After Wednesday's three-team trade with the Golden State Warriors and Miami Heat, Boston Celtics president Danny Ainge has now made a pair of deals within the past two weeks. With the trade deadline five weeks away, Ainge's real score may still be out there.
We know that Ainge is fond of blockbuster trades. Not only did he build a championship team in a single summer by dealing for Ray Allen and Kevin Garnett in 2007, he has unsuccessfully pursued stars such as Allen Iverson and Chris Paul in the past. Now the Celtics might have the opportunity to make a big trade built around Rajon Rondo, who is expected to return Friday from his ACL rupture, or perhaps even their forthcoming lottery pick. After all, the last time Boston picked in the lottery, in 2007, their No. 5 pick went to the Seattle SuperSonics in exchange for Allen.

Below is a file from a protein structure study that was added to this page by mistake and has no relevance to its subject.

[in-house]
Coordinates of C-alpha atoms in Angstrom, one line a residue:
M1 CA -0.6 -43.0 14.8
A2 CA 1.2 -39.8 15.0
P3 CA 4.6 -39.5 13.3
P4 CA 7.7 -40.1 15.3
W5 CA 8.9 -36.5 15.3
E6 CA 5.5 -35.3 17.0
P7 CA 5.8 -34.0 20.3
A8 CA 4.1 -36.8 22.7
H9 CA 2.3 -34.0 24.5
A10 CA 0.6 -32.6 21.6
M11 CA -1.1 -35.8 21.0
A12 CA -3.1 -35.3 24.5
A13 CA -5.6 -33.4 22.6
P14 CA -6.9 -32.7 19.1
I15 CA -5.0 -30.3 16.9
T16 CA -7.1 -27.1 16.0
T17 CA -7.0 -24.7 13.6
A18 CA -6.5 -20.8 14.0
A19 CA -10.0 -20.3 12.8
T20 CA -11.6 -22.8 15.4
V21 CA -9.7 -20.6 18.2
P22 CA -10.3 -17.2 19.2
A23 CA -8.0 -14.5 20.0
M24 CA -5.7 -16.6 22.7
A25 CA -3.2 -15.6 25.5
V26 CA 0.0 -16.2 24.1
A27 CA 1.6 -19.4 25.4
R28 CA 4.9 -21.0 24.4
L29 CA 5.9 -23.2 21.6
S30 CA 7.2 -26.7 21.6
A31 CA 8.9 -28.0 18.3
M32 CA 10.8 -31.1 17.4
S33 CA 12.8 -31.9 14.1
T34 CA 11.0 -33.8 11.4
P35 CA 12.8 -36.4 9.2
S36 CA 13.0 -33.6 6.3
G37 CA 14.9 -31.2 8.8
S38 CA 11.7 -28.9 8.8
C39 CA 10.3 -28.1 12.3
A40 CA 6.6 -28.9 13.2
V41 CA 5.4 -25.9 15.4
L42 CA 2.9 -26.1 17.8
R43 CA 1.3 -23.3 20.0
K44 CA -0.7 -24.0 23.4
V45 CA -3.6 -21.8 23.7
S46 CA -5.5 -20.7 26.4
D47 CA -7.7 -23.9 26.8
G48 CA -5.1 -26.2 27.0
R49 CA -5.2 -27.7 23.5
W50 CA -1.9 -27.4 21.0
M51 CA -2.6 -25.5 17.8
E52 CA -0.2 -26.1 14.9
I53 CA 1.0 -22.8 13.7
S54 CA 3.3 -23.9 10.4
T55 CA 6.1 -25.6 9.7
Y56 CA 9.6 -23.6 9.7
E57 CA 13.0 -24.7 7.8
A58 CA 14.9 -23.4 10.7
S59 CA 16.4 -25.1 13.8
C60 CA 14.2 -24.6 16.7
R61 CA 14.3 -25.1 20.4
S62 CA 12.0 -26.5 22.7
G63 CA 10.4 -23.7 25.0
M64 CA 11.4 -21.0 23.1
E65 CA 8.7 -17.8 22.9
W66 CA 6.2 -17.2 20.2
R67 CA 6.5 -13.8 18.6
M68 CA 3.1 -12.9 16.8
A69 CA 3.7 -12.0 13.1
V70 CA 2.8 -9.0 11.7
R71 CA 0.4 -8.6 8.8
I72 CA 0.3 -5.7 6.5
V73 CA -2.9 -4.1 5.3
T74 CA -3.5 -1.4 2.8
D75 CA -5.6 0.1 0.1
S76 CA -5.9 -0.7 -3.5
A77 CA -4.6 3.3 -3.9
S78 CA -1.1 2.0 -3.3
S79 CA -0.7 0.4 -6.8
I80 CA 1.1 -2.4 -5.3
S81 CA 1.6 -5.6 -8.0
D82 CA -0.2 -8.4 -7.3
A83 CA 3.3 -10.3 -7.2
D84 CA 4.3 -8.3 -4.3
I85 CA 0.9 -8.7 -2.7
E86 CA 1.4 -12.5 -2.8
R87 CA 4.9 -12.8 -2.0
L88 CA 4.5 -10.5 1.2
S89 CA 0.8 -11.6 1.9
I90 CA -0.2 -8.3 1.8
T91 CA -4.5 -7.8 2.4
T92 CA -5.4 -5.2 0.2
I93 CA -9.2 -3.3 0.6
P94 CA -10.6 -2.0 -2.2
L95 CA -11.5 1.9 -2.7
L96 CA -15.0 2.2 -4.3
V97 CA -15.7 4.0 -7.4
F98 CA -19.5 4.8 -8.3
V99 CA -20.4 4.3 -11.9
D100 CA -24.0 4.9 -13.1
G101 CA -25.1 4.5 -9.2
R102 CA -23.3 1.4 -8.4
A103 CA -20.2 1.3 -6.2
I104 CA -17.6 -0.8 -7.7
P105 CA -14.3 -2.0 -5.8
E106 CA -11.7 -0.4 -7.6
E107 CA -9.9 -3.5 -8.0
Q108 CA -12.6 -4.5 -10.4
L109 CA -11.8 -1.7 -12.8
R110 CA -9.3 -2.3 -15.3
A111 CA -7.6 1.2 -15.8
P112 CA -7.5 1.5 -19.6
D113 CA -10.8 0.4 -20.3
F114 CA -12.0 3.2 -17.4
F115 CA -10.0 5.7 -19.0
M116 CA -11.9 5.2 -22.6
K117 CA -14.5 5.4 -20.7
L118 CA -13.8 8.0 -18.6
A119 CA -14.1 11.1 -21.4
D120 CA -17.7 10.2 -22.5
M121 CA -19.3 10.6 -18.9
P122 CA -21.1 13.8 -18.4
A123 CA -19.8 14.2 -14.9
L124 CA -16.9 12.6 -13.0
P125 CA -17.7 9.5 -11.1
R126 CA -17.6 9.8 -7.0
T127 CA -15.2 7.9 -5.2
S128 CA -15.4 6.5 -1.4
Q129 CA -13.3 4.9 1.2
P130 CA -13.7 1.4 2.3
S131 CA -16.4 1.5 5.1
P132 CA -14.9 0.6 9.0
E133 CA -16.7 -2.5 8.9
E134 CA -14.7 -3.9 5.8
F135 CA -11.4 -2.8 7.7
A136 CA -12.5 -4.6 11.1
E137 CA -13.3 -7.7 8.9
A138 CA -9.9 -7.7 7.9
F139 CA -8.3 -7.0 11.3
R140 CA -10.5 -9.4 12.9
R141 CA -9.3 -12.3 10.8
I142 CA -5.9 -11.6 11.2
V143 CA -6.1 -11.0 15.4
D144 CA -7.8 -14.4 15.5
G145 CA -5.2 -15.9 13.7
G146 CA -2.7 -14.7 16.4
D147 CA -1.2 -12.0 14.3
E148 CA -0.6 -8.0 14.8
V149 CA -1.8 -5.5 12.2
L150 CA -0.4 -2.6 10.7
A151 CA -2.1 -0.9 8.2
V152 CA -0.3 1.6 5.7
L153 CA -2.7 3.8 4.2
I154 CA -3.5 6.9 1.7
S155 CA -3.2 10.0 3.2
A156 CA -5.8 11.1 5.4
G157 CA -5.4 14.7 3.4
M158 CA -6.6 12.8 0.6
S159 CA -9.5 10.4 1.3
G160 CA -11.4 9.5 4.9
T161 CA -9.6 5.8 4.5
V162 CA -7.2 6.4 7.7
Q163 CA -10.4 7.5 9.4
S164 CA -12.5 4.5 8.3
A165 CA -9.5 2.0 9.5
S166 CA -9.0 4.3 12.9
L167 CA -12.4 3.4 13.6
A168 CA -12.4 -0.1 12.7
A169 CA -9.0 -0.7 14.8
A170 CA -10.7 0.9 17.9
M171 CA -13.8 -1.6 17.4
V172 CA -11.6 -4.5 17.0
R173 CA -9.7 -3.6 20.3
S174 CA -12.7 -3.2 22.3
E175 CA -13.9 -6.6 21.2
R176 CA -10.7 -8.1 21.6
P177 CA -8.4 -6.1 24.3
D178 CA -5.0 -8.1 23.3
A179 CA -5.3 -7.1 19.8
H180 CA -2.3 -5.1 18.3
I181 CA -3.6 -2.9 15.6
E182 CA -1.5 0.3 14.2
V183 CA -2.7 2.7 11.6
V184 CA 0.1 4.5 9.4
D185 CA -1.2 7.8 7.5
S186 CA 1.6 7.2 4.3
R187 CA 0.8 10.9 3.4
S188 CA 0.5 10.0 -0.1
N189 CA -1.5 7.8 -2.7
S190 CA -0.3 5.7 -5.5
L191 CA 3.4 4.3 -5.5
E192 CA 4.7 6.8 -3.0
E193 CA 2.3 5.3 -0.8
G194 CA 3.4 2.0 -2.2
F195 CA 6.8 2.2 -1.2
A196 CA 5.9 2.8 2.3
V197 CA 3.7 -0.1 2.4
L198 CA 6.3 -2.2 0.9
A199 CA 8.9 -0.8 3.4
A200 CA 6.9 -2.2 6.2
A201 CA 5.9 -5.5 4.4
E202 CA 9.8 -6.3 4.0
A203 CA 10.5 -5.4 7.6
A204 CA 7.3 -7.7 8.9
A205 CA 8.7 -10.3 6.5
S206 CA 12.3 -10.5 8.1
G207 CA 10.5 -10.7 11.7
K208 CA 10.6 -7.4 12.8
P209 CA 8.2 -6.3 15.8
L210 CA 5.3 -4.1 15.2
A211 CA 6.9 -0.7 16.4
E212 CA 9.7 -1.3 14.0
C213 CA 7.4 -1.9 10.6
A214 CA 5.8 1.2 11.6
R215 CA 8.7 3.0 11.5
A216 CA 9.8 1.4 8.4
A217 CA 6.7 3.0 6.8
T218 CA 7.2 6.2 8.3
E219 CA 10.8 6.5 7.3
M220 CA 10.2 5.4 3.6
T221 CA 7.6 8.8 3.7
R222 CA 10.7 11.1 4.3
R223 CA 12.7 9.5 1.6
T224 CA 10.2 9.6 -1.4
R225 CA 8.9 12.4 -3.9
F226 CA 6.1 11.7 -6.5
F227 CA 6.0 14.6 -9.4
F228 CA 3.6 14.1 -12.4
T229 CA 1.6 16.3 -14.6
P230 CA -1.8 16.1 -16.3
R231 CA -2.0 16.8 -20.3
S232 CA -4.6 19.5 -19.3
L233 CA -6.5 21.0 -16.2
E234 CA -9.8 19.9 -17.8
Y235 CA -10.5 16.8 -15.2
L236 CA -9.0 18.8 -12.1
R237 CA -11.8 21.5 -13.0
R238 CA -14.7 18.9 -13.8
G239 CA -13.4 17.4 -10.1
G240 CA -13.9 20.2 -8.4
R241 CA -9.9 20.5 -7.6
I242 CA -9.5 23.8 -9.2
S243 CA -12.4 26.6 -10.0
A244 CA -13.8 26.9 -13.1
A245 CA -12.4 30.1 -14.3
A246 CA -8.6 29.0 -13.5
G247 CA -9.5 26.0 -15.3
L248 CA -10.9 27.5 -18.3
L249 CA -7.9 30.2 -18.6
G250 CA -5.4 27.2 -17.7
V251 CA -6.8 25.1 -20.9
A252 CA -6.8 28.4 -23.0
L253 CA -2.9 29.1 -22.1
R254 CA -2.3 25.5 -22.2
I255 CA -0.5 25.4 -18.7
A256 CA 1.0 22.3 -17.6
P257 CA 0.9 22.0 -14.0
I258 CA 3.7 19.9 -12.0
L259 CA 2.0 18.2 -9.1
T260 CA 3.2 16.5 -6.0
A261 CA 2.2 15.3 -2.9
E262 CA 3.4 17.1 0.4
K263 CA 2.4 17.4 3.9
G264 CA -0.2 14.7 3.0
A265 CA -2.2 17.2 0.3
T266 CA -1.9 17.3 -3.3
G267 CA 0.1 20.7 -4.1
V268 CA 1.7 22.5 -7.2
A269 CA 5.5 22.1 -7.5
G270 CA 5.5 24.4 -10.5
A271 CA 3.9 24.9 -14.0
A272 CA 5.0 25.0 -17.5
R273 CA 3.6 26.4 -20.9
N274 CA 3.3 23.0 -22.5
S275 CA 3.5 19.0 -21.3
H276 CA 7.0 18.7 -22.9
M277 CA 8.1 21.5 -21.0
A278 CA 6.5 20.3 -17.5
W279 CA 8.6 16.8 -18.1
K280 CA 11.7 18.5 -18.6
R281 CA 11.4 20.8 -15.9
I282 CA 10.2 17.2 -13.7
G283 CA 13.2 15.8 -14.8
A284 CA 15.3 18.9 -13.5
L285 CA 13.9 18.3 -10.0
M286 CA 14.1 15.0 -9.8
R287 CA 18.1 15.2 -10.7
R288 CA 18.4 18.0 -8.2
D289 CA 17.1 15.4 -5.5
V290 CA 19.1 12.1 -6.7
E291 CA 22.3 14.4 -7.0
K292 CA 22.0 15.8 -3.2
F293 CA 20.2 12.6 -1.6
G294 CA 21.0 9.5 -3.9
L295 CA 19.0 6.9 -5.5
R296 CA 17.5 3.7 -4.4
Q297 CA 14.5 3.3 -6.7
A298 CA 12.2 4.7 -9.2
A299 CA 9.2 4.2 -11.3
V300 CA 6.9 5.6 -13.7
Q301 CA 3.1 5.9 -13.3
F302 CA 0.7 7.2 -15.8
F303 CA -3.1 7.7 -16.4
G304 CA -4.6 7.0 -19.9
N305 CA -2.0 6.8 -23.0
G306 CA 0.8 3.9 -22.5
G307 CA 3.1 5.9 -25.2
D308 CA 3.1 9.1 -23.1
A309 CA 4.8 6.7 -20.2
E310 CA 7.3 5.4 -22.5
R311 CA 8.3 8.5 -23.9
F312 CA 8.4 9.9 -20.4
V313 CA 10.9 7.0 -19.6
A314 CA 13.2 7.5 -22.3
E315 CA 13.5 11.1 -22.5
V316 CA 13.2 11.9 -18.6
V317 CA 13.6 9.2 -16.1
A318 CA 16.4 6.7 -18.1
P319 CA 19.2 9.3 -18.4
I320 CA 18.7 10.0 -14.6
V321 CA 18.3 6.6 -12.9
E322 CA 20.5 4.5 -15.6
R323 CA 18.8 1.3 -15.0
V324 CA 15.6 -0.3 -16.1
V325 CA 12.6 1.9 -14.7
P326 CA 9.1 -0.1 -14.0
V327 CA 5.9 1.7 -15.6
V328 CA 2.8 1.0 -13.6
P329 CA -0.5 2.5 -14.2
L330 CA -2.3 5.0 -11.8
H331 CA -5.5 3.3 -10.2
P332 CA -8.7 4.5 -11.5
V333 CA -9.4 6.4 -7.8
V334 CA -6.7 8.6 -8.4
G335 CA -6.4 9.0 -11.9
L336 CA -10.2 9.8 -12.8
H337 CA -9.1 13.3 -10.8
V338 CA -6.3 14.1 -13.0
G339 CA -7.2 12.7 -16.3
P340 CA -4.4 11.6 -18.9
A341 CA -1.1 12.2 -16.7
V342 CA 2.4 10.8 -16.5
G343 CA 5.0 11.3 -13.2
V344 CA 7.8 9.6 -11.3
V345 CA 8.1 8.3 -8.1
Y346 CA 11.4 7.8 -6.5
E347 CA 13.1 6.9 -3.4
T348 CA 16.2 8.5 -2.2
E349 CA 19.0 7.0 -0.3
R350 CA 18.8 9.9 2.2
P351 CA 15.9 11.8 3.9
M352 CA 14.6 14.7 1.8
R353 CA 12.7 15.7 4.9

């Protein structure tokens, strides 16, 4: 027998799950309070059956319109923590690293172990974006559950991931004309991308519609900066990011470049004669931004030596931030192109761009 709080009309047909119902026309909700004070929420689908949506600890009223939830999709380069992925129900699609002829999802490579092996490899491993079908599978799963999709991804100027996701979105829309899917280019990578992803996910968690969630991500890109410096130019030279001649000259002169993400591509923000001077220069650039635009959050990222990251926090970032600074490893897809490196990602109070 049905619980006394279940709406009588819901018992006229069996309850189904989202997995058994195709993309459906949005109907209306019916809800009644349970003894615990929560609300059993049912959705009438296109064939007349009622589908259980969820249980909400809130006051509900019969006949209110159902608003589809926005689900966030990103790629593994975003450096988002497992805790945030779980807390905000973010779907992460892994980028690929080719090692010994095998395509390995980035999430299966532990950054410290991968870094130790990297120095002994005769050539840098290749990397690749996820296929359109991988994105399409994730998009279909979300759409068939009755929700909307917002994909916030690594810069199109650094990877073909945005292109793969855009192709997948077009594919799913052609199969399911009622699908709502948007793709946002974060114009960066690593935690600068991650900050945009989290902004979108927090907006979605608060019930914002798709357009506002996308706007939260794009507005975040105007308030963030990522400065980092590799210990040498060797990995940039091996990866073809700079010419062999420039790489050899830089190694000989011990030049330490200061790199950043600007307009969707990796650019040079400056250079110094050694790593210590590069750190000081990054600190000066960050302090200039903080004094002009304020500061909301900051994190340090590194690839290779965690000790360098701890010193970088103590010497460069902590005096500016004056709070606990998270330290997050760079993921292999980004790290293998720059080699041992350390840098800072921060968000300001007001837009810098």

This year's Boston team is in a different position, at the start of the rebuilding process rather than the conclusion of it, but if the Celtics could get a star young talent to accelerate the process, they'd have to consider a bold move making use of their unique assets. Between their collection of young talent, overpaid veterans and draft picks, Boston has an interesting set of pieces to include in trades. Let's take a look, going from least valuable in a trade to most valuable.